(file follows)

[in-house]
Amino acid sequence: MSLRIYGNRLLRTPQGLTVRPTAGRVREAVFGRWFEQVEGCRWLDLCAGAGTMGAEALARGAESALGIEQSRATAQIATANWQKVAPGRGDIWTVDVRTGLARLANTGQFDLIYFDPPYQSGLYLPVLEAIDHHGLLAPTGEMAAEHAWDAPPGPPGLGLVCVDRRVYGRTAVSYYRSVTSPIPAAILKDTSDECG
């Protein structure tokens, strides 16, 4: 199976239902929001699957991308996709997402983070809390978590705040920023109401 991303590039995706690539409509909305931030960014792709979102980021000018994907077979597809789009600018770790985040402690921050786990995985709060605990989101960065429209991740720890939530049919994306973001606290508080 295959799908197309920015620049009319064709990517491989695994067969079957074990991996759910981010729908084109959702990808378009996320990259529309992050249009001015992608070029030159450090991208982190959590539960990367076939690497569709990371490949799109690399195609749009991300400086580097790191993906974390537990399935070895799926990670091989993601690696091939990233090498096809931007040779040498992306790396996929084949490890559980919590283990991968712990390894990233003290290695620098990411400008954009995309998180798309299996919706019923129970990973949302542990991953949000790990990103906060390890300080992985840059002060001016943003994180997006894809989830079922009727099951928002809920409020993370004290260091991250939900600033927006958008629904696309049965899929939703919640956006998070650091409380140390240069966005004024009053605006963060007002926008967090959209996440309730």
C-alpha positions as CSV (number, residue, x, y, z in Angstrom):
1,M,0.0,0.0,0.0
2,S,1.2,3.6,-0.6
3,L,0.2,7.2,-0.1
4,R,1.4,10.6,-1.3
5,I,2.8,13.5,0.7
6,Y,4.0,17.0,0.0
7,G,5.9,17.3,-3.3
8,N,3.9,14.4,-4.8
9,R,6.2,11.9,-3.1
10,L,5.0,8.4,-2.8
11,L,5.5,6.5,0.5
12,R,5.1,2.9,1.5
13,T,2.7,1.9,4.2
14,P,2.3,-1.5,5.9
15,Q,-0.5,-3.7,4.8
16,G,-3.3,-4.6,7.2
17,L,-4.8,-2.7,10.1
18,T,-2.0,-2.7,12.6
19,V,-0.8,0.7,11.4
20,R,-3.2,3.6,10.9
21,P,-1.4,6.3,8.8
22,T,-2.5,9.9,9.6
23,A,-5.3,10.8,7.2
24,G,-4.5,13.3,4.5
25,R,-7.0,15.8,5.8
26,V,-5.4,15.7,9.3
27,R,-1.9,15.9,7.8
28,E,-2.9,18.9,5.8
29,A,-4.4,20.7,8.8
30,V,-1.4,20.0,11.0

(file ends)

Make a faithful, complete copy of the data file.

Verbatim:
[in-house]
Amino acid sequence: MSLRIYGNRLLRTPQGLTVRPTAGRVREAVFGRWFEQVEGCRWLDLCAGAGTMGAEALARGAESALGIEQSRATAQIATANWQKVAPGRGDIWTVDVRTGLARLANTGQFDLIYFDPPYQSGLYLPVLEAIDHHGLLAPTGEMAAEHAWDAPPGPPGLGLVCVDRRVYGRTAVSYYRSVTSPIPAAILKDTSDECG
């Protein structure tokens, strides 16, 4: 199976239902929001699957991308996709997402983070809390978590705040920023109401 991303590039995706690539409509909305931030960014792709979102980021000018994907077979597809789009600018770790985040402690921050786990995985709060605990989101960065429209991740720890939530049919994306973001606290508080 295959799908197309920015620049009319064709990517491989695994067969079957074990991996759910981010729908084109959702990808378009996320990259529309992050249009001015992608070029030159450090991208982190959590539960990367076939690497569709990371490949799109690399195609749009991300400086580097790191993906974390537990399935070895799926990670091989993601690696091939990233090498096809931007040779040498992306790396996929084949490890559980919590283990991968712990390894990233003290290695620098990411400008954009995309998180798309299996919706019923129970990973949302542990991953949000790990990103906060390890300080992985840059002060001016943003994180997006894809989830079922009727099951928002809920409020993370004290260091991250939900600033927006958008629904696309049965899929939703919640956006998070650091409380140390240069966005004024009053605006963060007002926008967090959209996440309730």
C-alpha positions as CSV (number, residue, x, y, z in Angstrom):
1,M,0.0,0.0,0.0
2,S,1.2,3.6,-0.6
3,L,0.2,7.2,-0.1
4,R,1.4,10.6,-1.3
5,I,2.8,13.5,0.7
6,Y,4.0,17.0,0.0
7,G,5.9,17.3,-3.3
8,N,3.9,14.4,-4.8
9,R,6.2,11.9,-3.1
10,L,5.0,8.4,-2.8
11,L,5.5,6.5,0.5
12,R,5.1,2.9,1.5
13,T,2.7,1.9,4.2
14,P,2.3,-1.5,5.9
15,Q,-0.5,-3.7,4.8
16,G,-3.3,-4.6,7.2
17,L,-4.8,-2.7,10.1
18,T,-2.0,-2.7,12.6
19,V,-0.8,0.7,11.4
20,R,-3.2,3.6,10.9
21,P,-1.4,6.3,8.8
22,T,-2.5,9.9,9.6
23,A,-5.3,10.8,7.2
24,G,-4.5,13.3,4.5
25,R,-7.0,15.8,5.8
26,V,-5.4,15.7,9.3
27,R,-1.9,15.9,7.8
28,E,-2.9,18.9,5.8
29,A,-4.4,20.7,8.8
30,V,-1.4,20.0,11.0